Travel to the UK: latest advice for overseas arrivals


International visitors arriving in England from overseas are subject to, for the most part, the same rules as UK residents – if they were immunised in a country with a vaccine programme recognised by our Government.

The rules for all countries, other than those on the red list, now depend on the vaccination status of the traveller and whether that is recognised in the UK – pre-departure tests for travel to England have been scrapped but vaccinated travellers, but new rules enforce mandatory PCR tests and isolation on all arrivals. The rules are, as ever, fast changing.

Only British or Irish nationals or passengers with residence rights in the UK are permitted to enter England if they have been in a red-listed destination in the 10 days before their arrival – 10 countries, including South Africa, have been on the red list. Those that can enter are subject to a 10-day stay in a quarantine hotel at a cost of up to £2,285 per person. 

Below we outline the rules for overseas visitors.

Do the rules depend on where you were vaccinated?

Yes, the UK Government recognises vaccines administered in over 100 countries and territories. Since Monday November 22, fully vaccinated residents of 135 countries will be able to come to Britain without having to isolate for 10 days on arrival. The UK has also signed up to accept all the vaccines on the World Health Organisation’s Emergency Use List (WHO EUL). These include vaccines made by Sinovac and Sinopharm Beijing in China and Covaxin in India. However, travellers jabs administered elsewhere will not be accepted and fully-vaccinated travellers from these places will still face 10 days’ self-isolation in the UK.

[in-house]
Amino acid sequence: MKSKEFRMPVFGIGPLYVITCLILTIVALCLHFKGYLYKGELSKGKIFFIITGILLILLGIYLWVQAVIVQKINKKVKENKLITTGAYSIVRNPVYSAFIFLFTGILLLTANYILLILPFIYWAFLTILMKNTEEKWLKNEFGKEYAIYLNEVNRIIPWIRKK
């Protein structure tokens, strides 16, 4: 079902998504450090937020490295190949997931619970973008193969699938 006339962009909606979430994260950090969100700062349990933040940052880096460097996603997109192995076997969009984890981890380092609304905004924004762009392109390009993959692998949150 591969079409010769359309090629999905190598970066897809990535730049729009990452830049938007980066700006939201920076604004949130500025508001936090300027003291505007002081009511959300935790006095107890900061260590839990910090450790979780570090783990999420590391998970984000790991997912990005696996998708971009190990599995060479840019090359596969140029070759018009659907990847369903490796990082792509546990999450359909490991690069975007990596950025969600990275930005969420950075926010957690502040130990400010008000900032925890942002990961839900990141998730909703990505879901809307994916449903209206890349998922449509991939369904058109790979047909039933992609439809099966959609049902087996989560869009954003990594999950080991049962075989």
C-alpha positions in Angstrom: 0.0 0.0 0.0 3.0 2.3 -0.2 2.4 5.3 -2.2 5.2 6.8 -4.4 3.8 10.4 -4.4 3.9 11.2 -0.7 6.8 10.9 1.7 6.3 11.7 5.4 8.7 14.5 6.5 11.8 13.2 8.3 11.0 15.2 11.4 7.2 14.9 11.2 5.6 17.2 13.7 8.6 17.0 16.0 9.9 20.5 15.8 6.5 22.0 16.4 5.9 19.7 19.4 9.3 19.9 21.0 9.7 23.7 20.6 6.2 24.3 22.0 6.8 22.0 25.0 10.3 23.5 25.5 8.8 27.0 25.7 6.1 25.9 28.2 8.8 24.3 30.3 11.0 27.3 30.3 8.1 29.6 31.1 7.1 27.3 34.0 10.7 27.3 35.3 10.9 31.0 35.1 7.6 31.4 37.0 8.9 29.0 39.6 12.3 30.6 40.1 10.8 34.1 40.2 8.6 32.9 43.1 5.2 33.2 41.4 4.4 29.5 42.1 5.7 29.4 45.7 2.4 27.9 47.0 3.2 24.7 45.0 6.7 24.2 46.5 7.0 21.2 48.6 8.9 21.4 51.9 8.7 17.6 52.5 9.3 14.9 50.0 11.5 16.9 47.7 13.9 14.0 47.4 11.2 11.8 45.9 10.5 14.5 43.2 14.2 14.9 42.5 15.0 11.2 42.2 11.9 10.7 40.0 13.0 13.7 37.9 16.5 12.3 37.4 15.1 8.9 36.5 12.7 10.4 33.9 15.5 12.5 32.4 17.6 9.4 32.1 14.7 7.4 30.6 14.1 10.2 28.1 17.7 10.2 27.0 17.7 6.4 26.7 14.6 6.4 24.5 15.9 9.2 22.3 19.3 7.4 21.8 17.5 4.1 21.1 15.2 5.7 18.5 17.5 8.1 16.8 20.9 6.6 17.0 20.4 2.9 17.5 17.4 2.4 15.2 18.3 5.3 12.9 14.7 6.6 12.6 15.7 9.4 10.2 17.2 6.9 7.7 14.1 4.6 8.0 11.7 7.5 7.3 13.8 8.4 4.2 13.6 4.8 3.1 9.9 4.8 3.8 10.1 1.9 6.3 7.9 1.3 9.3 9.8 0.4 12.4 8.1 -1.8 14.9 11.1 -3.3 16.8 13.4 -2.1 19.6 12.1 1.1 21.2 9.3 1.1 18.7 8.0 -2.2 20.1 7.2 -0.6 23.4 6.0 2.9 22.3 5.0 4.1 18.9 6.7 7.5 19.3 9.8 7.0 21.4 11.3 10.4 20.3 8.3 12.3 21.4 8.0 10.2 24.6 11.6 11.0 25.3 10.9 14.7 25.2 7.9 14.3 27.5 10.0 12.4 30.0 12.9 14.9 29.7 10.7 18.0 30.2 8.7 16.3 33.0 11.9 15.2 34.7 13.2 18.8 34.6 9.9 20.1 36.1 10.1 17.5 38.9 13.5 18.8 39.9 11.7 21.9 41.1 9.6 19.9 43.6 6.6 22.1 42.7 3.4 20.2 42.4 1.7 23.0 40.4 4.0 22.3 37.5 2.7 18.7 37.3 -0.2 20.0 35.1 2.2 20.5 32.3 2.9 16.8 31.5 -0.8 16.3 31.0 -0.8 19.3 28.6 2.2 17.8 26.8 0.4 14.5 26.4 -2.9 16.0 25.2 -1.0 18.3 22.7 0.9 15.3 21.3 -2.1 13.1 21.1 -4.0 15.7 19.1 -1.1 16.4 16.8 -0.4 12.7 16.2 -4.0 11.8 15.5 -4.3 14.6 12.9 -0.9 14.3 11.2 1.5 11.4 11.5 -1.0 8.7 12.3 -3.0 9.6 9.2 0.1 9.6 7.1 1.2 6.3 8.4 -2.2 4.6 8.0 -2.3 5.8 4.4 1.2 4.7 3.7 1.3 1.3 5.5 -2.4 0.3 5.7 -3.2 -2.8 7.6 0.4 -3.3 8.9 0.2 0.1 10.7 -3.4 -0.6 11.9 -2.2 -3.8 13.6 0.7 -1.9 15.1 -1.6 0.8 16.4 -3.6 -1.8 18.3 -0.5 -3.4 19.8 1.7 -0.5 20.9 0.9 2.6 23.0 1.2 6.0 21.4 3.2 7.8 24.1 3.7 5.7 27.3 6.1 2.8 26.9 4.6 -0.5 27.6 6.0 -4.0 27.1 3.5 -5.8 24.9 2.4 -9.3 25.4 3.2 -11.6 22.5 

A spokesperson for the Department for Transport told Telegraph Travel: “We have always said we would take a phased approach to the roll out of our inbound vaccination programme to other countries and territories, building on the success of our pilot with the US and Europe. 

“Decisions are made by Ministers, taking into account public health factors. These considerations include whether on the red list, vaccines used and the proportion of the population who have been fully vaccinated.

“Vaccine certification between countries and territories varies considerably. We need to ensure that certificates/apps meet our published minimum requirements on content, and that carriers are clear about the certification we shall accept.”

What tests do you need to take?

Due to concerns over the omicron variant, from 4am on November 30, all travellers (regardless of vaccination status) must take a Day 2 PCR test on arrival in the UK – to be taken by the end of the second full day after arrival – and isolate until a negative result is received. Anyone who tests positive must isolate for 10 days. 

Unvaccinated travellers (or those visiting from a country with an unrecognised vaccine) must also take a PCR test on or after day 8 and isolate until day 10 unless opting into Test to Release on day 5. You can find the Government’s rules on testing here.  

A code is generated from the test booking, which is needed to complete your passenger locator form (more on this below). This must be booked with an approved private testing provider, a list of these is provided on 

Are there any entry forms? 

Yes, all arrivals to the UK must complete a passenger locator form. The completion of this form will generate a QR code, which travellers may be required to show both when checking-in or boarding a flight to the UK and to Border Force on arrival. 

To complete this form, all travellers must have booked and paid for a Day 2 test as the form asks for a Covid test booking reference number. 

Each adult must complete their own form. You can include someone under 18 years old who is travelling with you on your form, if you are staying together at the same UK address. If you’re entering Scotland, they must be under 16.


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